Julie Su is an excellent, well-qualified choice to continue the work that she has helped guide and shape as Deputy Secretary under Labor Secretary Marty Walsh. Her leadership and track record at DOL is critical in protecting workers’ rights and leveling the playing field for employers who follow the rules. Ensuring continuity in leadership is important to a number of key issues facing the nation and its workforce, including improving access to the quality jobs created as part of the recent federal investments in the Infrastructure Investment and Jobs Act, CHIPS Act, and Inflation Reduction Act.
The time is now to vote on her nomination, and we very much hope that the Senate … Read More
Duties akin to Legislative Director, Policy Director, or Chief Lobbyist / Director of Government Affairs
Compensation: Annual Salary of $90,000 to 100,000 per year, depending on experience.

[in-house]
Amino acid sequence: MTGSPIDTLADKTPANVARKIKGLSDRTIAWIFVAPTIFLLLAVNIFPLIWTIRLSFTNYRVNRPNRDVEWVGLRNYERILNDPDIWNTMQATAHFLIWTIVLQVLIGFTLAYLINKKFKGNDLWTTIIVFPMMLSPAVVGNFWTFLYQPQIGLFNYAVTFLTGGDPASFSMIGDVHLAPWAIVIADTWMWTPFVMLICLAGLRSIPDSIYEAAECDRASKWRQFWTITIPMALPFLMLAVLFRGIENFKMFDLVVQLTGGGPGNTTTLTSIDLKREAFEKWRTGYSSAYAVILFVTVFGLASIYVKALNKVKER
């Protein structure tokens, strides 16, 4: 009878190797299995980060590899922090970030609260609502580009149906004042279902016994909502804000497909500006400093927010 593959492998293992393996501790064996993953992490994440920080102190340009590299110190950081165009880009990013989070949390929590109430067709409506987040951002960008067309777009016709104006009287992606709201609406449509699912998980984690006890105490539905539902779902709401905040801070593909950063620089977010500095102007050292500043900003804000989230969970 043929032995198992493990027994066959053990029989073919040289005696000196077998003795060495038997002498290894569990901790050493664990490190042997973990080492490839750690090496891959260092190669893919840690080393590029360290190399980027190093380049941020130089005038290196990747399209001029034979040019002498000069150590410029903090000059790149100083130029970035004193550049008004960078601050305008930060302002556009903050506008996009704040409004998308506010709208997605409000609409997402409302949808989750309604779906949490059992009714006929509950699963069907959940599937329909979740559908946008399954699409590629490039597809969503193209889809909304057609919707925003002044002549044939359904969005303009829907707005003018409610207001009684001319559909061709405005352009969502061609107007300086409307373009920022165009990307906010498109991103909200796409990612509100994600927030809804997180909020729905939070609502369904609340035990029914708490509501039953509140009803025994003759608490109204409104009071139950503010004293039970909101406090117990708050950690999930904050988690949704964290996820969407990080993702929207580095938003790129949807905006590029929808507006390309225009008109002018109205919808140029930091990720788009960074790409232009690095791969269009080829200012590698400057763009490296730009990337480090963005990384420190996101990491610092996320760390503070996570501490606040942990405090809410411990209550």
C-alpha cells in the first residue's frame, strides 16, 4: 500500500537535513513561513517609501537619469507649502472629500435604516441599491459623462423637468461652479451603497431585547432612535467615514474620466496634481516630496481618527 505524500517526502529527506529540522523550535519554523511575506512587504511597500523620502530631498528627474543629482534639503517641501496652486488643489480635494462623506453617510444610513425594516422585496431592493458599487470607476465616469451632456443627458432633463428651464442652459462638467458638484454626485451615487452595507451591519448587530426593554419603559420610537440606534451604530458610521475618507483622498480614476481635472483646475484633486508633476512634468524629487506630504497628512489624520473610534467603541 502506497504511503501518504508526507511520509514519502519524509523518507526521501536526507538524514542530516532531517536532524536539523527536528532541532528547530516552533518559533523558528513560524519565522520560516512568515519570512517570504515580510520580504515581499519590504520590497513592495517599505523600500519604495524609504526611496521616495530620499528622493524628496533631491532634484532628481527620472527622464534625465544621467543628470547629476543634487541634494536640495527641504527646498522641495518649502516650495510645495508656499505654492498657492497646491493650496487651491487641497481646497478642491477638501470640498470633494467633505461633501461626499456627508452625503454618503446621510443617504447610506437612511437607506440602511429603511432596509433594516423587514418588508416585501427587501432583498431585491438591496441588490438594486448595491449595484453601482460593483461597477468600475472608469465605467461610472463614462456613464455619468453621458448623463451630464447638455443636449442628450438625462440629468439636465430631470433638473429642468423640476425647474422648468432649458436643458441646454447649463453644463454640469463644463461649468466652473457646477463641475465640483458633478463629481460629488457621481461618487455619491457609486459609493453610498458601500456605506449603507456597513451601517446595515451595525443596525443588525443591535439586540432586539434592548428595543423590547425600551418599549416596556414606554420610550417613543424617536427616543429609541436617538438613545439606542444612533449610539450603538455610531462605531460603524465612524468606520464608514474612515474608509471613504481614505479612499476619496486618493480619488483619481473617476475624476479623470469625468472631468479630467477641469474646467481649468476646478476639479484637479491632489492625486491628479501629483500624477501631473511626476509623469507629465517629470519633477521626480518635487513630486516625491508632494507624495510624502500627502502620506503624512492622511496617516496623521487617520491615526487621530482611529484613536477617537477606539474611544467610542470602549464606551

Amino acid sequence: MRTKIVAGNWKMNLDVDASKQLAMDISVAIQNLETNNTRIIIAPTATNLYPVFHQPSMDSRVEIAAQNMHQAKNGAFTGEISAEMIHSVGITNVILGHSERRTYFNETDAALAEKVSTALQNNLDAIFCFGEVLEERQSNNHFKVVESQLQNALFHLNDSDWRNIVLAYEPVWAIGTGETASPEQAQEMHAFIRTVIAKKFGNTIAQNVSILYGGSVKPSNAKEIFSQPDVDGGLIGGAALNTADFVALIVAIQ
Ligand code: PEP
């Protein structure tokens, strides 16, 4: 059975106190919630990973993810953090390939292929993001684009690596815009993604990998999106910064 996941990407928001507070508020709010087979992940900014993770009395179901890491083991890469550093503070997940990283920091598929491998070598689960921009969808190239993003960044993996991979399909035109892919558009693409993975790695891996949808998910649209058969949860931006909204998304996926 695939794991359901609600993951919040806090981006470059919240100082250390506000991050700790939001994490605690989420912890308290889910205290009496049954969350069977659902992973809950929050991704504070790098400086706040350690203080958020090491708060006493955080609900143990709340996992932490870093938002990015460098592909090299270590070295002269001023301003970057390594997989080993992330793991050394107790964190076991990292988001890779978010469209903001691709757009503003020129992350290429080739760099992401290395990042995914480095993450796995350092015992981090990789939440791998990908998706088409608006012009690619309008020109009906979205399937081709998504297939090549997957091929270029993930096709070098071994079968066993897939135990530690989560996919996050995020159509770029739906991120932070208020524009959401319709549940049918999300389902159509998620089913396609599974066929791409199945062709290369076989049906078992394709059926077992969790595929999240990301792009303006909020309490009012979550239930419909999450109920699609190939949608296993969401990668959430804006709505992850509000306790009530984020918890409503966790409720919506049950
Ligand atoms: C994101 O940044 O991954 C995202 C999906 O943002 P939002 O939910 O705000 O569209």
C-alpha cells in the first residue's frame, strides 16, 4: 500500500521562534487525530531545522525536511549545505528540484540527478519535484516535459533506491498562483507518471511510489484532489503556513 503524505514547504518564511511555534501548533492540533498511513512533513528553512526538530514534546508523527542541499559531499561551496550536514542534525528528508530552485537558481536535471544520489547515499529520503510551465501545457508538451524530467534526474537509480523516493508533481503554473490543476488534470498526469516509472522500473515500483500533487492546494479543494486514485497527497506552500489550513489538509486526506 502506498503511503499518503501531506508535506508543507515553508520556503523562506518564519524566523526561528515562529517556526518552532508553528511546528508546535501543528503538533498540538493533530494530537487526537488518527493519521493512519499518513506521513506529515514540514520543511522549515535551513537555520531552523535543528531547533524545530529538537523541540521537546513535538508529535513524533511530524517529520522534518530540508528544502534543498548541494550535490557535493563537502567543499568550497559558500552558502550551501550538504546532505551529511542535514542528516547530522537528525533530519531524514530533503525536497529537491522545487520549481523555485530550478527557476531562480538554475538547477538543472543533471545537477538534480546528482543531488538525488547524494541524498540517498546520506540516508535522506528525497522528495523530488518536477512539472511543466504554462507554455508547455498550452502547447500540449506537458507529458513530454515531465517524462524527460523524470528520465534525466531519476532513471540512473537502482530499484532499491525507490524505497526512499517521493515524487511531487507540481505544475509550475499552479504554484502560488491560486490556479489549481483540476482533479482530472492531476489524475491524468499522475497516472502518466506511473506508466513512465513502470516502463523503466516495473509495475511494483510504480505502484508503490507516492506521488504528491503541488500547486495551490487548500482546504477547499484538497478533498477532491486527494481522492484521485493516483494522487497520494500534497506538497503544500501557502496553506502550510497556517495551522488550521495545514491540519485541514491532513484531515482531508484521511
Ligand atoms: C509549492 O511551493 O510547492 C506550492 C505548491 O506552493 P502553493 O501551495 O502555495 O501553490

Generous Benefits Package including: 100% Employer-Sponsored Medical, Vision & Dental Insurance; Federal Holidays, Personal, Sick and Family/Medical Leave, Employer Pension Contribution and Employer Sponsored 401K.
Application Process: Please submit a cover letter explaining your interest in and qualifications for the position along with a résumé in PDF format and writing sample to email@example.com. Please indicate “Advocacy Director” as subject line.
- Applications accepted on a rolling basis.
- Plan for a 45-minute introductory phone conversation and if selected a 90-minute Zoom interview with the internal hiring team.
- Finalists will create a presentation for a combined staff and Board team that demonstrates the ability to think strategically and communicate effectively about workers’ rights issues.
Application Deadline: Open Until Filled
If you are seeking to build and transform an exciting legislative, public policy and advocacy program elevating the voice of the largest association of workers’ rights attorneys, NELA and the Institute seek a Director of Advocacy (“DA” or the “Director”) to lead the organizations’ government affairs work. Building on a track record of wins … Read More
Dear Chair Khan:
The National Employment Lawyers Association (NELA) and the National Institute for Workers’ Rights (“Institute”) submits these comments in support of the Federal Trade Commission’s Notice of Proposed Rulemaking, entitled, “Non-Compete Clause Rule.”